Blackbelly Rosefish - marine fish Blackbelly rosefish, also known as bluemouth rockfish or bluemouth seaperch, is a species of marine fish that belongs to the Sbastinae subfamily within the family Scorpaenidae. It is a robust fish that is characterized by its huge head without tentacles or tabs.
It has a large mouth with villiform teeth and large jaws, the inside of its mouth is dark-colored. Its dorsal fish has up to 13 spines with up to 14 rays. The anal fish is characterized by 3 spiky spines and 5 rays. Its pectoral fin has up to 20 rays. Its chest and cheek as well as maxilla are usually scaled while the head and ventral part are naked. It can vary in color. Its back and sides are dark to bright red and the belly is most often pink. The scales have up to 6 dark bands. Its spines contain venomous toxins that may be harmful to humans. There are not many researchers on the venom produced by this species.
Blackbelly rosefish is a scorpionfish that is usually found in the bottom areas of the continental shelf. They commonly appear at depths from 150 to 600 m. Their diet is composed of other fishes, crustaceans, as well as polychaetes, echinoderms, or pyrosomes. The prey is strongly dependent on the size of the fish.
The fish commonly measures up to 25 centimeters in length, but the largest caught representative measured 47 cm in total length. Males reach much greater sizes and weight than females. Blackbelly rosefish can live up to 45 years. There are four main places where the fish occurs naturally: in the northeast Atlantic (Norway, North Africa, and the Mediterranean), northwest Atlantic (Nova Scotia and Venezuela), in South Africa, and in the Gulf of Guinea.
It is the most commercial scorpionfish in the Mediterranean. It is most often caught as bycatch by fisheries that specialize in deep-sea crustaceans fishing. It is also often caught along the Portuguese continental coast and the Azores. In some areas such as the Catalan coast, the fish has a great economic value, partially due to its low level of accessibility.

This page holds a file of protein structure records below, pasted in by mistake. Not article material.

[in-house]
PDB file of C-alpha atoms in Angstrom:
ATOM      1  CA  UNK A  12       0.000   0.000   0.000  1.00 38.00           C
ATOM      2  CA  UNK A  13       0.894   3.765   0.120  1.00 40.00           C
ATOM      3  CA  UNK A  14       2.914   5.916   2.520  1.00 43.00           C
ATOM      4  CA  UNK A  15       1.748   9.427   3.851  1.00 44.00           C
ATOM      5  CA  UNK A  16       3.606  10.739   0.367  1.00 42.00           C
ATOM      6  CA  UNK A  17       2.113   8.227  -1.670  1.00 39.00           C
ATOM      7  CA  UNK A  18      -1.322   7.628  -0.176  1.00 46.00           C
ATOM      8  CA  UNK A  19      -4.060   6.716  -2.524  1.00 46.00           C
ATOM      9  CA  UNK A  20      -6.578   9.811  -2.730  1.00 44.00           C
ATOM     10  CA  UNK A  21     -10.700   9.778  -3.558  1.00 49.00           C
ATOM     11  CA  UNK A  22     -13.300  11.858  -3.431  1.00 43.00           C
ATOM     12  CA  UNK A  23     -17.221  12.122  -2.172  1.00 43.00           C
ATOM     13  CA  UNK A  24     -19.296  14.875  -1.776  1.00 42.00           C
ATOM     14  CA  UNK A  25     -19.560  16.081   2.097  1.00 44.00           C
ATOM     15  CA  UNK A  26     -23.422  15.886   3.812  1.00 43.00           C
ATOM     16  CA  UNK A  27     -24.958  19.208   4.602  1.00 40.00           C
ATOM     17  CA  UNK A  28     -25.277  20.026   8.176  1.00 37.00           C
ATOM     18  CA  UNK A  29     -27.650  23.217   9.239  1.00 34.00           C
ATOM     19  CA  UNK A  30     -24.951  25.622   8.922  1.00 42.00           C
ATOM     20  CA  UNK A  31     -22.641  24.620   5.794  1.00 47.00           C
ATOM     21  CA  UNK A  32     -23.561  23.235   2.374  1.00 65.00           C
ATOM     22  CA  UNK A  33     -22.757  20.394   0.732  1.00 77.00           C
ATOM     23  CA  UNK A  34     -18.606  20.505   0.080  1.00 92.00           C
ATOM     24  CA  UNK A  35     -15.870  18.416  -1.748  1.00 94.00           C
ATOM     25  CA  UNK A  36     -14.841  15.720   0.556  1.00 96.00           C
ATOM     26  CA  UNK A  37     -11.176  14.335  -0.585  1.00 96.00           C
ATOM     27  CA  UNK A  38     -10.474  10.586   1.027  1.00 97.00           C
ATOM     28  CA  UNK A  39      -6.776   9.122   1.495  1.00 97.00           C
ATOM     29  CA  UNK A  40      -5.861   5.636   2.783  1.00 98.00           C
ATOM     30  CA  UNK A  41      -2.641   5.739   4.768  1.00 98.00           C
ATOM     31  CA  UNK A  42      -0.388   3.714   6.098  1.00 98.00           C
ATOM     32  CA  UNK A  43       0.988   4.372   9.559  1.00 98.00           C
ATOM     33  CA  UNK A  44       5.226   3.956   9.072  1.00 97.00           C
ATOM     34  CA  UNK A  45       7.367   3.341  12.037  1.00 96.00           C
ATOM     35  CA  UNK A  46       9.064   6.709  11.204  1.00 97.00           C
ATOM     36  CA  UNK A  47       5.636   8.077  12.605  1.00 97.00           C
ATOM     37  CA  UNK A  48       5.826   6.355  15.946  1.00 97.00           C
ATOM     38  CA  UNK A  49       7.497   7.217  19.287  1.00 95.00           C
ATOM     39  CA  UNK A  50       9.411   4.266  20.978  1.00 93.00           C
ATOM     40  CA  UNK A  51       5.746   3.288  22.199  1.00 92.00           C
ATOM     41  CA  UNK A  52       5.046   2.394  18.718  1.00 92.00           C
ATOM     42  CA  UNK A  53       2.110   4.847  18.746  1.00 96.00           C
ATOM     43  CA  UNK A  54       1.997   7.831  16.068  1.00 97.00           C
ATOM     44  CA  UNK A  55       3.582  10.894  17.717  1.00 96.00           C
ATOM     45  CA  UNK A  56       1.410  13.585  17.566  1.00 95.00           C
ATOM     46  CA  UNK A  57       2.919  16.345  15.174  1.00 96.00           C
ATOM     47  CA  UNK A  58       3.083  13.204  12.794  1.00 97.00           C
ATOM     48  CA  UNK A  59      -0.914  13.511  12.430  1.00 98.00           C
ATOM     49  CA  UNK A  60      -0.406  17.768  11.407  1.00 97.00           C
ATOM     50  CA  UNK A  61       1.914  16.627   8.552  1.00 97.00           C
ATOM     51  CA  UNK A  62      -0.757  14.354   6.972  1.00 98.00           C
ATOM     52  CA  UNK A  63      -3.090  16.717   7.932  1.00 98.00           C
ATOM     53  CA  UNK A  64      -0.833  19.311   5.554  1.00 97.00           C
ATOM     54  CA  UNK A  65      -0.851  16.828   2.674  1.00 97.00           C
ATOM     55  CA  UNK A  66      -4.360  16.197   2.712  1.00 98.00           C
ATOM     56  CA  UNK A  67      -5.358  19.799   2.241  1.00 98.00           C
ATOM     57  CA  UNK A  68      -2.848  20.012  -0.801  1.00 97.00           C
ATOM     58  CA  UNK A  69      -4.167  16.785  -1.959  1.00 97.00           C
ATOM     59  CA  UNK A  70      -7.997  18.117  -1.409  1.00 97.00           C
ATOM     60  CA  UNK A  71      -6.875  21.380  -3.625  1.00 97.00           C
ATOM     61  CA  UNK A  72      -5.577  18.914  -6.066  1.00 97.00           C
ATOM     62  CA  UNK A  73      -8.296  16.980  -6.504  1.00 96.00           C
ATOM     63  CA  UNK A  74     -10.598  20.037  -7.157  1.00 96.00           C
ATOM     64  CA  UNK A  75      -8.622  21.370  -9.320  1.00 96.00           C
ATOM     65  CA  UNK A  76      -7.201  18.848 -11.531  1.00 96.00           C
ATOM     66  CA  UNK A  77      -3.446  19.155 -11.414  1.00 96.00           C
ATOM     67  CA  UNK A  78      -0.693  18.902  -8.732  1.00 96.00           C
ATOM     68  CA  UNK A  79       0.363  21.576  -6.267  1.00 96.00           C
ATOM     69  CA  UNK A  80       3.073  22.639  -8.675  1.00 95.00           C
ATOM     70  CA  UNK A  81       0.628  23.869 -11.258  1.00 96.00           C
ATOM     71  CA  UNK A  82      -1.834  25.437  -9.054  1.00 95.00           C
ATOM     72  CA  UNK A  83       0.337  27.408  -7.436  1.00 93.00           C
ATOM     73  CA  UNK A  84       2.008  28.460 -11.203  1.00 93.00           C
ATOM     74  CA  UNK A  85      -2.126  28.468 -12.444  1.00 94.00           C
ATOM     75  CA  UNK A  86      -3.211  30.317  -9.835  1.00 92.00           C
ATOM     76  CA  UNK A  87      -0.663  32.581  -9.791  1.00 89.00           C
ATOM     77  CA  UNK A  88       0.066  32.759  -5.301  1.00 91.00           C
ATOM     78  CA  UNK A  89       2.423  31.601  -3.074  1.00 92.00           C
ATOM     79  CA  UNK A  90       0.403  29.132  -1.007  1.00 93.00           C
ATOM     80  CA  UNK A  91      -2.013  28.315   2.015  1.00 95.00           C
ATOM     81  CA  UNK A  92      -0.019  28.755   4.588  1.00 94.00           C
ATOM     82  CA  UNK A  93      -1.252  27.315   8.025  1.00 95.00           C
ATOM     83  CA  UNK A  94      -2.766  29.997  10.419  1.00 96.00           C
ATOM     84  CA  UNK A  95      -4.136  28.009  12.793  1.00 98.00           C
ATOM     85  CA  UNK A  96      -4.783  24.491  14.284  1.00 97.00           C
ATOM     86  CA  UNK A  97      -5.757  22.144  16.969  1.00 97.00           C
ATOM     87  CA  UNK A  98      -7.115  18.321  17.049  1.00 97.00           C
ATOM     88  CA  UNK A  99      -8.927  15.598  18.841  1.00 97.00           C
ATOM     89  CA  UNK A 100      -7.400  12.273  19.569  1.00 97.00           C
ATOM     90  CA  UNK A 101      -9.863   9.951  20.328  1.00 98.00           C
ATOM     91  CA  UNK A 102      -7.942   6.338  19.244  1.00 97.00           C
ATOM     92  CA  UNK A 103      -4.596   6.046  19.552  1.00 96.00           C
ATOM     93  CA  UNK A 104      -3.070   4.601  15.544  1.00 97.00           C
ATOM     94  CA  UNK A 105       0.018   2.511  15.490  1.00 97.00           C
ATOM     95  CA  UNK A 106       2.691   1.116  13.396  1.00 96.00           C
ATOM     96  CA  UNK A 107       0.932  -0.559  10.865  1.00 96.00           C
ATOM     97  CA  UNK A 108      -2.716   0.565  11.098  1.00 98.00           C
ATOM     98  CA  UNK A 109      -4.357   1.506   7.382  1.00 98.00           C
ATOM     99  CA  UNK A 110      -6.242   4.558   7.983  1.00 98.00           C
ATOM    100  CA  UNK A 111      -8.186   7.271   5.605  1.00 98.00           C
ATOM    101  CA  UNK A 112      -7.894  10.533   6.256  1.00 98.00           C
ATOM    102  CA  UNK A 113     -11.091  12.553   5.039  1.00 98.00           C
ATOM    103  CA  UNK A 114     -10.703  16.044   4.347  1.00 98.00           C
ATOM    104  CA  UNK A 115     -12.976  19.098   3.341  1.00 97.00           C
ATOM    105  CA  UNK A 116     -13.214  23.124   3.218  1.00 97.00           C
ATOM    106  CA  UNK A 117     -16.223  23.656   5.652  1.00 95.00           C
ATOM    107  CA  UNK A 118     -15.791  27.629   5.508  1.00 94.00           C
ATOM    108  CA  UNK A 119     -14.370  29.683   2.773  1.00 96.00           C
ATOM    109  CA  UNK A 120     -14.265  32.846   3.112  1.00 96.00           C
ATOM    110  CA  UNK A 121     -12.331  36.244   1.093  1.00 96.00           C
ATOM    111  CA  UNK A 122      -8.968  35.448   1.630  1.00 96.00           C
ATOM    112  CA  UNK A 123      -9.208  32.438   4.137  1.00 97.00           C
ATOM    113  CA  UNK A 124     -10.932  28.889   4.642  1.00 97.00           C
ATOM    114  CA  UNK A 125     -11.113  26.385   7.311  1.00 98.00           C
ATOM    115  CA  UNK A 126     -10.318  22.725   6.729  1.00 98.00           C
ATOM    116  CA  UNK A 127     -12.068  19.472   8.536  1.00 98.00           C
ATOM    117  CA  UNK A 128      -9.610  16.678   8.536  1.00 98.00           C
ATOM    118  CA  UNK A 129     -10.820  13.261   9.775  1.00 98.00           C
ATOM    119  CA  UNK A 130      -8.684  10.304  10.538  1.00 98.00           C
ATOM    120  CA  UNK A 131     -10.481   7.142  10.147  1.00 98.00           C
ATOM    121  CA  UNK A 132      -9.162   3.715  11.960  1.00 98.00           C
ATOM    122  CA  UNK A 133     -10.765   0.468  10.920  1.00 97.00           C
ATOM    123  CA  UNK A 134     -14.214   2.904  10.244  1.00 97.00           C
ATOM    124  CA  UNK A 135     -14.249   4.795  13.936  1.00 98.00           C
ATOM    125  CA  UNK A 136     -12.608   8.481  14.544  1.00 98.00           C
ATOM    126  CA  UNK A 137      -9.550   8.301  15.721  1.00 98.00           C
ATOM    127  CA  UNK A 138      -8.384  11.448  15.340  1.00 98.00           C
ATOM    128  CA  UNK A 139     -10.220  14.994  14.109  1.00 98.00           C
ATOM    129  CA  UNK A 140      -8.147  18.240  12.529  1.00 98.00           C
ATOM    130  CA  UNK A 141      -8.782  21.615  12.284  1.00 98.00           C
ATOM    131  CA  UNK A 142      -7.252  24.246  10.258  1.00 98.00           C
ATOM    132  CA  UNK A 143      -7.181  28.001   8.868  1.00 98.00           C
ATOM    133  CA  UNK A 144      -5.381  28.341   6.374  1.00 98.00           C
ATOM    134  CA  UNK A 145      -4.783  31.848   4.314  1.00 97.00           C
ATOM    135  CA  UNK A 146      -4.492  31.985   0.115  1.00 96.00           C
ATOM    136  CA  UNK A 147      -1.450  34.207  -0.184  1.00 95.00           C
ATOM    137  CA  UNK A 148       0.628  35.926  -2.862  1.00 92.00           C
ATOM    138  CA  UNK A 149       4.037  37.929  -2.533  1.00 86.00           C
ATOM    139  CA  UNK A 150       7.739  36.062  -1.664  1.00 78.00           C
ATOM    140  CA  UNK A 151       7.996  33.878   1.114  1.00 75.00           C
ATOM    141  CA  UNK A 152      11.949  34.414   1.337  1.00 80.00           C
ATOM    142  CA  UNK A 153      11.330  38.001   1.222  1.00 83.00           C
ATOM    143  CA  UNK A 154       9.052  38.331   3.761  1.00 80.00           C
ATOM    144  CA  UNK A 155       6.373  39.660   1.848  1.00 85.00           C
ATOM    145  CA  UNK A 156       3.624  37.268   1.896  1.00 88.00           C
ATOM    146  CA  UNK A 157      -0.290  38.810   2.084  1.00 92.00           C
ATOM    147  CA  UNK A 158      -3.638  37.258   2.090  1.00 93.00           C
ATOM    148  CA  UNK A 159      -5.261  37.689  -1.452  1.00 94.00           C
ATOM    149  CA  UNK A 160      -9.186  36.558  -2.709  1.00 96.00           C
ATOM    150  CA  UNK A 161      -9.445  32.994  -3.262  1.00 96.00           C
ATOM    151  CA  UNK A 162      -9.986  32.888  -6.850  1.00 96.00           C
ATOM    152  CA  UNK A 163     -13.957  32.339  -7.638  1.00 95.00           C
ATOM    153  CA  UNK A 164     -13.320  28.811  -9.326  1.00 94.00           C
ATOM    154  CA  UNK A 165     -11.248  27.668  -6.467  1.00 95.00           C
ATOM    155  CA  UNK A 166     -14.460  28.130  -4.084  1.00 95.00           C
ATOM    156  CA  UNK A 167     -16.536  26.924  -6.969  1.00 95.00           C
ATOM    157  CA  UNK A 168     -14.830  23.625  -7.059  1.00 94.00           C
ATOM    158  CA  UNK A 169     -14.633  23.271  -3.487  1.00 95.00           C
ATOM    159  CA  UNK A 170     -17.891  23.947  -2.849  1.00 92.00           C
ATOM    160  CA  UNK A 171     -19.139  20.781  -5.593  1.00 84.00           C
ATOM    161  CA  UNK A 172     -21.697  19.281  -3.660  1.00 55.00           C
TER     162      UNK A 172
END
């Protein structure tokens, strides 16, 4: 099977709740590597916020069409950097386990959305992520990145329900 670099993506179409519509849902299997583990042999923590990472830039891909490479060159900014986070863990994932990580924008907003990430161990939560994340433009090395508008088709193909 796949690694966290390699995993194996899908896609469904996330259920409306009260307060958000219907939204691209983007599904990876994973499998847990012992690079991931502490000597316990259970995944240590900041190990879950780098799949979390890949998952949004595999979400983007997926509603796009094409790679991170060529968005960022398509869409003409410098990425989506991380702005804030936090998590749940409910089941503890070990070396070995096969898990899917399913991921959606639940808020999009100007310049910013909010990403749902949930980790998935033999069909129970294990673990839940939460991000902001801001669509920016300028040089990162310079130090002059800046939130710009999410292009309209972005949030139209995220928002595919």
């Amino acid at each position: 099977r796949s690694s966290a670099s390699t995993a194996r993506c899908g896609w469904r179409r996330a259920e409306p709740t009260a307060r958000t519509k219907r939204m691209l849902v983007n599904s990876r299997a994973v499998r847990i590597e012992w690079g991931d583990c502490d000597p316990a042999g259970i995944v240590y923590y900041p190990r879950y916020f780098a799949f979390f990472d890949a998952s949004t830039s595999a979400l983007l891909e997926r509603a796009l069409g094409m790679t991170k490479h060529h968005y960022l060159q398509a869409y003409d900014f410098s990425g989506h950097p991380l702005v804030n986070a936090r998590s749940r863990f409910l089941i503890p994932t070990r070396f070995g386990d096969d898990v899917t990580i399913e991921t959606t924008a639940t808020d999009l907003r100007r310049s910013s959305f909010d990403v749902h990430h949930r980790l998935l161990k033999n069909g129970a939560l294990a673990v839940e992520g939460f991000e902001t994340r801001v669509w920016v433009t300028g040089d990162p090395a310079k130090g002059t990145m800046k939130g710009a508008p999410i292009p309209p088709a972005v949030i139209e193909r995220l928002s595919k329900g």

Global blackbelly rosefish production
According to the Food and Agriculture Organization of the United Nations (FAO), blackbelly rosefish accounted for approximately 2,460 tonnes of global fish production in 2016. This made it the eleventh most commonly produced fish species in the world that year. The majority of blackbelly rosefish production takes place in Asia, with China being the single largest producer. In 2016, Chinese blackbelly rosefish production amounted to 1,378 tonnes, over 56 percent of the global total. Other significant producers of blackbelly rosefish include India, Japan, and Vietnam.
In addition to being an important food fish, blackbelly rosefish is also used in traditional Chinese medicine. The species is sometimes referred to as "ginseng fish" because of its purported health benefits. Blackbelly rosefish is said to improve circulation, boost energy levels, and promote overall good health.
Despite its popularity, blackbelly rosefish is considered to be a threatened species. Overfishing and habitat loss are the main threats to the species' survival. In order to protect blackbelly rosefish, various conservation measures have been put in place, including catch limits and bans on fishing in certain areas.